Editors Note: Omar L. Gallaga is a technology contributor to NPR's All Tech Considered segment on "All Things Considered." He writes about technology for the Austin American-Statesman and for the newspaper's tech blog, Digital Savant.
(CNN) -- I grew up an Air Force brat who typically moved to a new place every three years. I switched schools, made friends, then had to write letters to stay in touch when I inevitably left. Except for a precious few, most of those friends went away forever, lost to memory, fading and eventually anonymous in aging photos.
But in the recurring dreams I had in my teenage years, they were all together. My friends from Oklahoma went to school with my classmates in Biloxi, Mississippi. My favorite teacher from my years in Germany got to see me grow up alongside my cousins from South Texas.
It wasn't until many years later, when Facebook shot past its first 100 million users, that I began to get that sensation again, the one most frequent users are now well familiar with. It's that sense of worlds colliding, of unlikely paths crossing; your work life, home life, past life and present all mashing together, commented upon and decorated with photos from here and from there, from then and in the now.
Facebook's enormous membership makes it a more likely spot than any other place on the English-language Web to connect with a multitude of family members, friends, former co-workers, old classmates and anyone else you haven't seen in the flesh for decades.
It wasn't until the May series finale "Lost," however, that I made another connection -- that this idea of people coming into your life and never going away is a lot like what many people believe the afterlife is like.
Could it be that Facebook, the digital Tower of Babel built by a cocky Harvard student, is -- to paraphrase singer Belinda Carlisle -- sort of like what would happen if heaven were a place on earth?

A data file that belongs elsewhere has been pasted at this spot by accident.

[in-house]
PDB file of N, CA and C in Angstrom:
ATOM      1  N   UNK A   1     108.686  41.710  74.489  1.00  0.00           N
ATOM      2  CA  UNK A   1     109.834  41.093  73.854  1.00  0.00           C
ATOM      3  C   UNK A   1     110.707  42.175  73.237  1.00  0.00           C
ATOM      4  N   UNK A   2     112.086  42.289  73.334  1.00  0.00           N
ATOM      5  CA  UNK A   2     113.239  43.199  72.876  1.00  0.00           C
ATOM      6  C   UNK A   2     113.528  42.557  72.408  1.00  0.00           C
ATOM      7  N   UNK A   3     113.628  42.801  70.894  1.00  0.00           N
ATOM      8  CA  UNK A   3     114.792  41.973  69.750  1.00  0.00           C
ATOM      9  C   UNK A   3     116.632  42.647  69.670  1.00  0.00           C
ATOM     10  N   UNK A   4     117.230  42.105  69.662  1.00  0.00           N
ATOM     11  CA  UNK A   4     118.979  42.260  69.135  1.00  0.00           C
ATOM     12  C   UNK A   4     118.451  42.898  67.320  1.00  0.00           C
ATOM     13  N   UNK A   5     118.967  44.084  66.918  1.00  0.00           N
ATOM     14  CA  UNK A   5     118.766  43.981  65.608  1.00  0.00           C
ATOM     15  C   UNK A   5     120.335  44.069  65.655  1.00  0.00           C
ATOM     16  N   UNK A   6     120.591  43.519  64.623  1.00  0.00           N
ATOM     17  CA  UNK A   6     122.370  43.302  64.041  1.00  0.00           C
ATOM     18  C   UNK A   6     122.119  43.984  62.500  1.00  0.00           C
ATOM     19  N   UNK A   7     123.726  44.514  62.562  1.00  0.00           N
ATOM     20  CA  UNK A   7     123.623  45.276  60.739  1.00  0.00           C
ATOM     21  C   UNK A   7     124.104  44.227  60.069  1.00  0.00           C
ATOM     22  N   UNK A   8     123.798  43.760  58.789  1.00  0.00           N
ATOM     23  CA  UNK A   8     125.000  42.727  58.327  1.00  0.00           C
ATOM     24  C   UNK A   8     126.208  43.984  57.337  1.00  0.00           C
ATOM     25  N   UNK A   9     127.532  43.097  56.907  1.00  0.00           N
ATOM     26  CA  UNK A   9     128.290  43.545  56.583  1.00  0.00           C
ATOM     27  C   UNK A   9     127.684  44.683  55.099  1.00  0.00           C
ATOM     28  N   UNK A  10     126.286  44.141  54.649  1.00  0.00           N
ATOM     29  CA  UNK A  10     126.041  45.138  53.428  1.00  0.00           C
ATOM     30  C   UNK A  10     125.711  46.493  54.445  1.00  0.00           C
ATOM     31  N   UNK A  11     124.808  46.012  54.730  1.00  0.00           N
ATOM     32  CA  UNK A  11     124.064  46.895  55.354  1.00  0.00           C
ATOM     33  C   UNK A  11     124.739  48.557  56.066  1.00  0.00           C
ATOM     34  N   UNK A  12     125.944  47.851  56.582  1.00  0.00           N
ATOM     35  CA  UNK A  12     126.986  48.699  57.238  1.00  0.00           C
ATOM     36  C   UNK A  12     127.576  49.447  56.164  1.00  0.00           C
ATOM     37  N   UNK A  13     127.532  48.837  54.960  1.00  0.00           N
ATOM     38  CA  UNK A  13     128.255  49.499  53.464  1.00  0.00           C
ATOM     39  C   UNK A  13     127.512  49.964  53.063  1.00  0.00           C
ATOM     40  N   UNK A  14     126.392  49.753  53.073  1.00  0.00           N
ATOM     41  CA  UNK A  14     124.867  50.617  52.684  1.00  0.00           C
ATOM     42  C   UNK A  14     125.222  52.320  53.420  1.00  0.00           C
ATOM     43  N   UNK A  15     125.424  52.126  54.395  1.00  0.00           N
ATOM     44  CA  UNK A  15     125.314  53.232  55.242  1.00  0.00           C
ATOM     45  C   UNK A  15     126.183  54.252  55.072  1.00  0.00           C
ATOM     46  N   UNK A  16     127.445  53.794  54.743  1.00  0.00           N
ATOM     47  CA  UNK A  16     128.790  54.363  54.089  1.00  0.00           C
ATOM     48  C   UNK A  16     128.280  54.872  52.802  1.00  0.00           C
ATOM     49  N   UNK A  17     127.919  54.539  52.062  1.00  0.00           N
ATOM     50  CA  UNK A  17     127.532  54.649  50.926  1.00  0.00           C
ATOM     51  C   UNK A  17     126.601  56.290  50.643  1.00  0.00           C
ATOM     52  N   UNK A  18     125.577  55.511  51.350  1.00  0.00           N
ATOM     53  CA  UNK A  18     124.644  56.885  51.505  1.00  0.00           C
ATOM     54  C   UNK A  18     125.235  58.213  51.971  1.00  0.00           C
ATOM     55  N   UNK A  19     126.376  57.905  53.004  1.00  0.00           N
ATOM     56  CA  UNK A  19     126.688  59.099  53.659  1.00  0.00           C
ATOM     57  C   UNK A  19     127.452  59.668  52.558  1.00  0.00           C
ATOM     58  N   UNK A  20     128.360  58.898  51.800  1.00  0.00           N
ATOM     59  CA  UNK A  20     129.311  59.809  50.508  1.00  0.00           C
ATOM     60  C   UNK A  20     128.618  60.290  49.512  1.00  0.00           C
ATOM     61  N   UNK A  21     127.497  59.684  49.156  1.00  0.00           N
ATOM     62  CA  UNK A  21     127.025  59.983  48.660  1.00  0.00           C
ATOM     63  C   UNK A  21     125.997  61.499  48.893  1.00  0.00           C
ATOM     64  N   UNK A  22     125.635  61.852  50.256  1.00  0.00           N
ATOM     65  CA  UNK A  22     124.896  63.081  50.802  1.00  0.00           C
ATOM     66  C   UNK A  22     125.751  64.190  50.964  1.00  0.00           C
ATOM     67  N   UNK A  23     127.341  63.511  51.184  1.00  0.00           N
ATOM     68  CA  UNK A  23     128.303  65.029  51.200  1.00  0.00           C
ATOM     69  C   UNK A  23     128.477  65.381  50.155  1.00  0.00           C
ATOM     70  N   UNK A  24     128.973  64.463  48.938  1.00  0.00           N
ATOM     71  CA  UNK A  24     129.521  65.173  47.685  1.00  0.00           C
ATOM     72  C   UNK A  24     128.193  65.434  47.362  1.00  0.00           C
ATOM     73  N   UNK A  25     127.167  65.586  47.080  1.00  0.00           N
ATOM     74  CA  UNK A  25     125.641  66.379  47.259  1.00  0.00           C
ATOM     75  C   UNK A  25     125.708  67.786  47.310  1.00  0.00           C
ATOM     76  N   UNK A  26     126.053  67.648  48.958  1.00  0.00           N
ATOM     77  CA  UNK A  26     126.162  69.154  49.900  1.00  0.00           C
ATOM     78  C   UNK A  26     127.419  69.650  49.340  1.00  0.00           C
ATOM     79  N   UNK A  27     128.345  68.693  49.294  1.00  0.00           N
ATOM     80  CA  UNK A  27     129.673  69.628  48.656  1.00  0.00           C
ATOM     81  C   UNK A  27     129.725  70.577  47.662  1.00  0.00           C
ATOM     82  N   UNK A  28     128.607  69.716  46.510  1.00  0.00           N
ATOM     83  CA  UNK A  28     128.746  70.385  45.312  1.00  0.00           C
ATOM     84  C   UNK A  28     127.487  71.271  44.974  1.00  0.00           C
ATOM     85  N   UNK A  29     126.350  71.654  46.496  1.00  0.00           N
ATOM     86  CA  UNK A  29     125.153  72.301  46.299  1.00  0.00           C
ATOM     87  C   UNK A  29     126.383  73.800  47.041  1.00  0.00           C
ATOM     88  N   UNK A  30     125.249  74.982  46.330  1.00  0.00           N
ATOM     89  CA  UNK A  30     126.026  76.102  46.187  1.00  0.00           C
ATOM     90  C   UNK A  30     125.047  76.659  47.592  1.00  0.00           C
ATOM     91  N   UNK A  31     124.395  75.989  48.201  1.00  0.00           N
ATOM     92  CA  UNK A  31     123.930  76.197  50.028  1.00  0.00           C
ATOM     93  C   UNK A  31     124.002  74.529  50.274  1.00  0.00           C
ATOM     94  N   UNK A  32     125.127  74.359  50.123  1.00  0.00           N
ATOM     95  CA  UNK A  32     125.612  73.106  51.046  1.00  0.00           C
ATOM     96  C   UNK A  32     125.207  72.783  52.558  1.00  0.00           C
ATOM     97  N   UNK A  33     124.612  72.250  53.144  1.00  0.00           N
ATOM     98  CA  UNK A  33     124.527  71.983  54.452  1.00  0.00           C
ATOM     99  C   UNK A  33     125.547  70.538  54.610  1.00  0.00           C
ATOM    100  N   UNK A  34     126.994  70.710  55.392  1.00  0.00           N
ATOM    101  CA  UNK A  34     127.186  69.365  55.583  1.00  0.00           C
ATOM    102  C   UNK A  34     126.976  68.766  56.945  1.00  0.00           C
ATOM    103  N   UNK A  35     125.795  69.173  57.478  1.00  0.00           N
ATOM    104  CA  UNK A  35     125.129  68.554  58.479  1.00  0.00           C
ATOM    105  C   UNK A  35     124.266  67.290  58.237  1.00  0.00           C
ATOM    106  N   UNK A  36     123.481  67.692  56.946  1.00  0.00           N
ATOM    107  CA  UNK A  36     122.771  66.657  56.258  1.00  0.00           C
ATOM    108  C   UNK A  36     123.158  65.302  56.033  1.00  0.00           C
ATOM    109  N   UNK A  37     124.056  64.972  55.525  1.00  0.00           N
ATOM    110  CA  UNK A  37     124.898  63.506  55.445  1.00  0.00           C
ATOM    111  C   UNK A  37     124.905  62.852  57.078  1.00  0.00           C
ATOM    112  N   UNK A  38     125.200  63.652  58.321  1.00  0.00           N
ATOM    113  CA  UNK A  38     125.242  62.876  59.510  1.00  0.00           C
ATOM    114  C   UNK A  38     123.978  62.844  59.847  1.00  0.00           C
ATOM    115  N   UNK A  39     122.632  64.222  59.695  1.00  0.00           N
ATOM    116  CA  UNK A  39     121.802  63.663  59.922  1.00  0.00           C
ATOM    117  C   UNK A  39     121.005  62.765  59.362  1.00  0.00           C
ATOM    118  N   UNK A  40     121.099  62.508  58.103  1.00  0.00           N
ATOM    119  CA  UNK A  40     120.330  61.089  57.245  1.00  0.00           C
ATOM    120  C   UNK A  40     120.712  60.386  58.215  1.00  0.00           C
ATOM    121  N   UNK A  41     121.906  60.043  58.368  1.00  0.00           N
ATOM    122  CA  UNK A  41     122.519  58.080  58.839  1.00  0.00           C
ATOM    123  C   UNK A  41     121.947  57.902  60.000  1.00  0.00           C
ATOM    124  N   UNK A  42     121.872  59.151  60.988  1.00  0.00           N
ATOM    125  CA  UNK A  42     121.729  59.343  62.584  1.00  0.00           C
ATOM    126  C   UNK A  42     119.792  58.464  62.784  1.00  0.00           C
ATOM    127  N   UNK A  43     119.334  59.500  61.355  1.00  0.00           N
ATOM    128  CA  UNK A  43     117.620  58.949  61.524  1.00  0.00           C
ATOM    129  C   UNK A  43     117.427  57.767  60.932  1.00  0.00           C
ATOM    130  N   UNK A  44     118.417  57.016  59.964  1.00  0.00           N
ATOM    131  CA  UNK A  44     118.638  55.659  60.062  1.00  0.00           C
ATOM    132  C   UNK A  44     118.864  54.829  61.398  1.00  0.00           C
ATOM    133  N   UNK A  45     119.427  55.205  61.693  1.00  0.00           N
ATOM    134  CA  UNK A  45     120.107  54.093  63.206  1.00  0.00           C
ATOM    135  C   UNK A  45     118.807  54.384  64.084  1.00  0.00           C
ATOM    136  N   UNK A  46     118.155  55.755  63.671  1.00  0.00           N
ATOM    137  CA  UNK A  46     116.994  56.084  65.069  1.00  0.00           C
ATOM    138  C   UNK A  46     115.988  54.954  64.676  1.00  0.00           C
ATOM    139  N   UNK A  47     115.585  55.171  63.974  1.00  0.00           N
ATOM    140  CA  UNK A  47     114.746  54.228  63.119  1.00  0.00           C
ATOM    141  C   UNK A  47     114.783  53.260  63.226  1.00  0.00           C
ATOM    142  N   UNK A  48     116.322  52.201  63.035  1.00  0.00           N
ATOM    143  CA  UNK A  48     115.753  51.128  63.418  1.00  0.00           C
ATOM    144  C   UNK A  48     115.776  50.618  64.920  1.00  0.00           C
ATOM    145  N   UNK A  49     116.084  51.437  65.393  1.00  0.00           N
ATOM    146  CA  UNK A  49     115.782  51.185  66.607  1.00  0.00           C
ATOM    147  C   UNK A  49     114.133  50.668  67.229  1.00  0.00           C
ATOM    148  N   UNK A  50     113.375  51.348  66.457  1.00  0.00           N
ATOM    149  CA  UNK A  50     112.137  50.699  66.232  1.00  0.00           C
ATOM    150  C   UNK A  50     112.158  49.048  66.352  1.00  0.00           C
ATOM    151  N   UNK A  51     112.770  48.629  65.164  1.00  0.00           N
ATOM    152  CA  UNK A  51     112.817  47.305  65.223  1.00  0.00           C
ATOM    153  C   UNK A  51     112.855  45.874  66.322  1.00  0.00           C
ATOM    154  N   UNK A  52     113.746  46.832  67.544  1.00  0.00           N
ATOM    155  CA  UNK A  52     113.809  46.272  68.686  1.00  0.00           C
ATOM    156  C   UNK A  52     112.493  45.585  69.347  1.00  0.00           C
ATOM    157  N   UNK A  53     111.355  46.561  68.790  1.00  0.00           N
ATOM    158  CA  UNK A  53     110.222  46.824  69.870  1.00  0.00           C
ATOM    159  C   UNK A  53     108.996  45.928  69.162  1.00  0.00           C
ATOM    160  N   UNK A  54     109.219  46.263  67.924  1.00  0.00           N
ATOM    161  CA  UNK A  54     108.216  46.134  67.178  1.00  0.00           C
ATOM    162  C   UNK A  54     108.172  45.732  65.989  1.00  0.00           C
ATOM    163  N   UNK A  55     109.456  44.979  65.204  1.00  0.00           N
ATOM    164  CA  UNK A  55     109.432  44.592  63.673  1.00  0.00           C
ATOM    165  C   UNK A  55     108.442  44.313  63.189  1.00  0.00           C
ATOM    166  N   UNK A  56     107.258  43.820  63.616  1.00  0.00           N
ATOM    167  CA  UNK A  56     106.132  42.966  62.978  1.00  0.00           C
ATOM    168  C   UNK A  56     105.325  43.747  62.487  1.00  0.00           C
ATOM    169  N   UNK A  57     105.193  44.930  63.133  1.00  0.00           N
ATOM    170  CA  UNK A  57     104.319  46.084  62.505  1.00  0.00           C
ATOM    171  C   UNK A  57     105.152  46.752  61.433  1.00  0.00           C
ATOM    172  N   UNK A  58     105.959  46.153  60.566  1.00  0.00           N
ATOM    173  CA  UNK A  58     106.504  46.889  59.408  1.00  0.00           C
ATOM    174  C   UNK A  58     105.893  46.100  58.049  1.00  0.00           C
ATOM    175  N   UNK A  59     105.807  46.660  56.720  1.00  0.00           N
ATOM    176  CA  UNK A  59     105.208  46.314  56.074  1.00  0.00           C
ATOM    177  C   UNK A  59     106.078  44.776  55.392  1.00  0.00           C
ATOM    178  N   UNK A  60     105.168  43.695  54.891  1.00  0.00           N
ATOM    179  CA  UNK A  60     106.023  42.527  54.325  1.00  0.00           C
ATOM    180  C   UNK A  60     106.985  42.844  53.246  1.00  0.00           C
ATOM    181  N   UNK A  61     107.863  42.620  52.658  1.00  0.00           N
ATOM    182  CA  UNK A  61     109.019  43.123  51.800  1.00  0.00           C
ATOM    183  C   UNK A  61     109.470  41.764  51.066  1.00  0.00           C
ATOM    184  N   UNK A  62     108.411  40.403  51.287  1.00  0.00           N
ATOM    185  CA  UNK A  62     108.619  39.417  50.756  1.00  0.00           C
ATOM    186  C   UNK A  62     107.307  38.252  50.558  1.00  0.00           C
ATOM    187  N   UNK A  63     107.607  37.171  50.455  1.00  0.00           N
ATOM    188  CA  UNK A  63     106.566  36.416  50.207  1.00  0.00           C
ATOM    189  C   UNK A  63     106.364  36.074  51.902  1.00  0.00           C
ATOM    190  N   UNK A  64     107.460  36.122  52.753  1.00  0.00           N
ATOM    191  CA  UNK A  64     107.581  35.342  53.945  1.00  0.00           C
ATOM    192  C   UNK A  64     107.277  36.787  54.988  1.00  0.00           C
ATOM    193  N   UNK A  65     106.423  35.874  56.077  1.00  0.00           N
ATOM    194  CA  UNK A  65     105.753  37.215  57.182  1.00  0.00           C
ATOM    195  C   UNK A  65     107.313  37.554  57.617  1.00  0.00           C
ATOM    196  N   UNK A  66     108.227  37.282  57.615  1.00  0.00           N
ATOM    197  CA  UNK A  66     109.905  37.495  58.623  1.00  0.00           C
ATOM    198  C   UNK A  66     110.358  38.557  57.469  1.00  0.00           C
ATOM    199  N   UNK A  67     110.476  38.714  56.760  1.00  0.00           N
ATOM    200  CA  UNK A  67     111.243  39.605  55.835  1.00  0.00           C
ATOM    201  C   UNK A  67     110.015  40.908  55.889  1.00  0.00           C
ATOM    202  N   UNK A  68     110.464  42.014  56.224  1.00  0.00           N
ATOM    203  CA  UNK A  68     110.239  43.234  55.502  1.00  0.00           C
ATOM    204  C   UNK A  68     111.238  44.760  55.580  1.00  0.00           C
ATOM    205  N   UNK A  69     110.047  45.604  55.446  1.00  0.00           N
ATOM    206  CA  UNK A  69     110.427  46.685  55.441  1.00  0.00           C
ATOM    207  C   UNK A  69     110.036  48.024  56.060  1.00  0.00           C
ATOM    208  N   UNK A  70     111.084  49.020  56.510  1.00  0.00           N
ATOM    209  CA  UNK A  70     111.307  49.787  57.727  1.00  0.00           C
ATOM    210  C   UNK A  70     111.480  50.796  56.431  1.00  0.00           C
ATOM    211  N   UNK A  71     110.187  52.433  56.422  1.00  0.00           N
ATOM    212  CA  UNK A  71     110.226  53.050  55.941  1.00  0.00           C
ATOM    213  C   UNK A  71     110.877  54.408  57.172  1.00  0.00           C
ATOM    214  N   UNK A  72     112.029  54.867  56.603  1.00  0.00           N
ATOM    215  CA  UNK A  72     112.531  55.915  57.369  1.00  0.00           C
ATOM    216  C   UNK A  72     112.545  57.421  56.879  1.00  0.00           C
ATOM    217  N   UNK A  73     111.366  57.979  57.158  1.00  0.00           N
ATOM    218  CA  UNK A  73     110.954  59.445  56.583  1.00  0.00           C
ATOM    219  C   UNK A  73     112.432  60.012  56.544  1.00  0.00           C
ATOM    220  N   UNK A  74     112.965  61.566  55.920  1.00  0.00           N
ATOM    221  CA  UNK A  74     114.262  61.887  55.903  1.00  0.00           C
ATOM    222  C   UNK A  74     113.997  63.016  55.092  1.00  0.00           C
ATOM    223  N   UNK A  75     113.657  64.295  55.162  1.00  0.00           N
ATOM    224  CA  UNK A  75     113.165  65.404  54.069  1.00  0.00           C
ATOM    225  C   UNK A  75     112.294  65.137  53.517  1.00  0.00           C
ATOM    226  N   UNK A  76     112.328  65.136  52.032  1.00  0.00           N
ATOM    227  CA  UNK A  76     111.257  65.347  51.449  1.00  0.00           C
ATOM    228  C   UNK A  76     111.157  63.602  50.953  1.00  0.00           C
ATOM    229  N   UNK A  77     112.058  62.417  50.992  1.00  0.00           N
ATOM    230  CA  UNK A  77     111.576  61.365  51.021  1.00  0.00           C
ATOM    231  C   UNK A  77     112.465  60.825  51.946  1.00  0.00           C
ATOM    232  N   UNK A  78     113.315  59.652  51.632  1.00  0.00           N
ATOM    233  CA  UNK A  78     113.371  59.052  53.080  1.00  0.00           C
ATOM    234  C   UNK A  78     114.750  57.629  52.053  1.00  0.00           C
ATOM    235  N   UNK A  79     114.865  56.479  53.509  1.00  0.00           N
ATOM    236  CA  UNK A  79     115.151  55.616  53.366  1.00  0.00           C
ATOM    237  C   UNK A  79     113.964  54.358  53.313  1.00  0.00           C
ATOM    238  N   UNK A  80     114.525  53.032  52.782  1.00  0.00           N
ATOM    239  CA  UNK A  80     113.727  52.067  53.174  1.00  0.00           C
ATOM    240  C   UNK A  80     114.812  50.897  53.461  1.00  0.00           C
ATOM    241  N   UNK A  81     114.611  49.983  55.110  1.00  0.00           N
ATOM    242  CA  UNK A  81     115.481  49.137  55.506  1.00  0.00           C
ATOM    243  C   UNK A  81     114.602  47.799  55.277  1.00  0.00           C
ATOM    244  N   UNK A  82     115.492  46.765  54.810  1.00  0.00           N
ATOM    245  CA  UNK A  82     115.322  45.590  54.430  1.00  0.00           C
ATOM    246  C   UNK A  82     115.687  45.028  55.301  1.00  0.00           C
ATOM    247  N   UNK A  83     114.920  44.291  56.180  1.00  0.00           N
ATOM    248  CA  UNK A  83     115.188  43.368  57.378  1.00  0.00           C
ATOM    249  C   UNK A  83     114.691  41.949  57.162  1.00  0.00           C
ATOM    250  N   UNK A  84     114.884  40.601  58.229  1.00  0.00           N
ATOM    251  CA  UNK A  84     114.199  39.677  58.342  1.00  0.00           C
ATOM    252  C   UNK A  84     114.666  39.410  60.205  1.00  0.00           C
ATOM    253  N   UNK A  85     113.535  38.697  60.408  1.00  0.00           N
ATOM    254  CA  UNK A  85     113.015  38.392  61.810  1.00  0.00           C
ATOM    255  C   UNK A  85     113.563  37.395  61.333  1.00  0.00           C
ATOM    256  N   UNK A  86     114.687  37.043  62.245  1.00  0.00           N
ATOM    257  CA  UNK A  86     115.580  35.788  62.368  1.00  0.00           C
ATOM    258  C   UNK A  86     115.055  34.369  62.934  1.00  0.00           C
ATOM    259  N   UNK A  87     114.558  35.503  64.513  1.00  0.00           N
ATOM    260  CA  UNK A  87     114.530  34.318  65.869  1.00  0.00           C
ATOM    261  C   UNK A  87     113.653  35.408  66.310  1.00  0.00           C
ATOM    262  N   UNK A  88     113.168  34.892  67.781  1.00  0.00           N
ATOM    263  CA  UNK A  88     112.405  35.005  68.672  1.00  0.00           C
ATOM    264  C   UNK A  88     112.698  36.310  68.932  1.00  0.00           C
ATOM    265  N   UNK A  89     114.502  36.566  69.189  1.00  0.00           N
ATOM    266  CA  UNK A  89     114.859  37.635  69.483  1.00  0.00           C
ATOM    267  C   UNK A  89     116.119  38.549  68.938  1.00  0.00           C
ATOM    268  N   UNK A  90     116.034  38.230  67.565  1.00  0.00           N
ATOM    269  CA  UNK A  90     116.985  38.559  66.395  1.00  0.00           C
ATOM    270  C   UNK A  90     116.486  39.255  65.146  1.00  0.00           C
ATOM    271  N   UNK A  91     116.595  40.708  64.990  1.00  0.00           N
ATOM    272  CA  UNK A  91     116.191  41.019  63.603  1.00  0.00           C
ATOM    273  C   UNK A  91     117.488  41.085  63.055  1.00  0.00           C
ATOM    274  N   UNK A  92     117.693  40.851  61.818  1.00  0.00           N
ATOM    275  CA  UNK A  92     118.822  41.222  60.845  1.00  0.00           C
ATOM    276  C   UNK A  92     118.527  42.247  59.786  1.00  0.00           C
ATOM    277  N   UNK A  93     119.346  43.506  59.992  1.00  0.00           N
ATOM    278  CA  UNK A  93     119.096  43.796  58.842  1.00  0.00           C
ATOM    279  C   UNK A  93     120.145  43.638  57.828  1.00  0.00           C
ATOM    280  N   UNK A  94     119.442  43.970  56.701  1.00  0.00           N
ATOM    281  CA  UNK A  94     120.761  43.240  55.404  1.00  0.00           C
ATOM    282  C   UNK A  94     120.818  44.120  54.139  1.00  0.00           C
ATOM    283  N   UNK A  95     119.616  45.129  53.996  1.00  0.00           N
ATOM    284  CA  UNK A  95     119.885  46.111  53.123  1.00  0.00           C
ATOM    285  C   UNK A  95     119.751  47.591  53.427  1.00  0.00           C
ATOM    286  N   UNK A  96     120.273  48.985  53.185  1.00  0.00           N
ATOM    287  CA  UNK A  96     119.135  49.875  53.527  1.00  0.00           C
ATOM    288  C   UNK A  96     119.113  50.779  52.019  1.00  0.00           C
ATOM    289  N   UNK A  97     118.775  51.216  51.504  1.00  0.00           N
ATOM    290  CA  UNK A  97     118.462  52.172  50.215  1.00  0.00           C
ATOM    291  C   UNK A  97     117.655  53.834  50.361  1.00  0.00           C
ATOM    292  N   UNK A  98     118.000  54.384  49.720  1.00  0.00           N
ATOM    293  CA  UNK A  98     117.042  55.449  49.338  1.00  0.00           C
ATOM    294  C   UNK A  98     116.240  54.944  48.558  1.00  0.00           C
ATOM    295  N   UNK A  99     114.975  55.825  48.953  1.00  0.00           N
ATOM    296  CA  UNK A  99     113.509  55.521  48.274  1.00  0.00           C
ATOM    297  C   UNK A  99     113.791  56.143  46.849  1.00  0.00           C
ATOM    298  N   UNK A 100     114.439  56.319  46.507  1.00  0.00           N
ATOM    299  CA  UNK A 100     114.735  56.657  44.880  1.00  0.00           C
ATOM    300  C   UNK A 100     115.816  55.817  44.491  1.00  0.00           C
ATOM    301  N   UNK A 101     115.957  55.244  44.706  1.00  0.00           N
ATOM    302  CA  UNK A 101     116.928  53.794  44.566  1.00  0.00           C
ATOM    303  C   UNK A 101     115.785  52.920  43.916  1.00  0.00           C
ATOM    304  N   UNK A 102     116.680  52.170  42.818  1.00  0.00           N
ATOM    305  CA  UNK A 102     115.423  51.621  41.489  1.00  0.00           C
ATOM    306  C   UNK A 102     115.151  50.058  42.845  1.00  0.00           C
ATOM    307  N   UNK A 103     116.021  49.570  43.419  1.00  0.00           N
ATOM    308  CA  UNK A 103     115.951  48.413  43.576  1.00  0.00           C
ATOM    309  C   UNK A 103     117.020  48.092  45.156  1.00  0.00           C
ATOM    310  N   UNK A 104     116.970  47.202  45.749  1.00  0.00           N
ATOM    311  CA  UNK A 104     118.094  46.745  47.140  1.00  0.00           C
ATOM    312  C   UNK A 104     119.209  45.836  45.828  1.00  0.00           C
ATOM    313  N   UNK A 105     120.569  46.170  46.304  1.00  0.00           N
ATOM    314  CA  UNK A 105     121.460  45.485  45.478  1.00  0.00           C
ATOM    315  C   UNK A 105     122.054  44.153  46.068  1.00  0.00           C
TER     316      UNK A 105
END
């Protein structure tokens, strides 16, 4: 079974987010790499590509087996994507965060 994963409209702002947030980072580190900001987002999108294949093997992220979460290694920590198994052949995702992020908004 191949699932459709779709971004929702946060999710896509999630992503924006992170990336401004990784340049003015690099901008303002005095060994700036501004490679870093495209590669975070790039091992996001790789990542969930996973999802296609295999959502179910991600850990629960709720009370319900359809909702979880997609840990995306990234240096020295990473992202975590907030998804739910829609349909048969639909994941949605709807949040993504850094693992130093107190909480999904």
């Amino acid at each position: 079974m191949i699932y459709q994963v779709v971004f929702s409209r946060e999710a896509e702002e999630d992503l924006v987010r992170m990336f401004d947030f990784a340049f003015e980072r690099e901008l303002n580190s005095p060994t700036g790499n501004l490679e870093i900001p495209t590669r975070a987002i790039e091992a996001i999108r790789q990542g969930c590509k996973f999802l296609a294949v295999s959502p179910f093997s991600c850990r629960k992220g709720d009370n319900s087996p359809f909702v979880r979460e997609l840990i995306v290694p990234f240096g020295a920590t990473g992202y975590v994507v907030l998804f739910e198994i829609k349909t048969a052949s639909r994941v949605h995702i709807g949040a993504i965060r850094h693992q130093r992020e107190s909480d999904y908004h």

The thought led me to a theological search for the spirituality of Facebook connections. Amid the recent flood of political rants, children's Halloween photos and YouTube videos, many of us have seen status updates from friends offering Bible passages, spiritual quotes or information on upcoming religious services.
Along with a few alarming blog posts ("Facebook killed the church," one bluntly proclaimed), I found a lot of theologians struggling to figure out whether mobile phones, social networks and text-messaging harm their religions or help reinvent them in positive ways.
There's even debate on whether being so constantly connected to so many people is good or bad, spiritually speaking.
Bruce Epperly, a theology professor, author and co-pastor in Lancaster, Pennsylvania, wrote a thoughtful piece about so-called "Facebook theology," likening the "intricate web of relationships" in our lives to our online social network. He acknowledged that even the lowly, short-form status update can carry a profound holiness.
"It might surprise my high school friends to discover that I often pray for them as I read their posts," Epperly writes. "I believe that Facebook can be an altar on the Internet and a place of spiritual awakening."
That seems to gibe with what Pope Benedict XVI proclaimed earlier this year. In January, the pontiff suggested that priests should embrace new digital communication mediums. But he stopped short of blessing Facebook itself as a virtual holy land.
Facebook, which recently passed the 500-million-user mark, grew so quickly in such a short span of time that even its creators likely haven't been able to stop and examine the spiritual significance of its near-constant presence in so many lives.
To what do we owe our continually growing house of "friends," the ones we never see, never call, never write to, but who contribute to our digital chatter, our daily chorus. Don't those connections count for some kind of community? Wouldn't we miss it if all these non-strangers were lost to us again?
What if Facebook itself, which digitally houses not only the living but also the "memorial page" dead, is a kind of pre-afterlife training where all those personal connections are forever maintained, even after you've shuffled off this analog coil?
And if the afterlife exists, and it's anything like Facebook, does it have an "Unfriend" option? Because as much as I love all the connectedness, eternity sounds like a really long time to spend reading everyone's status updates.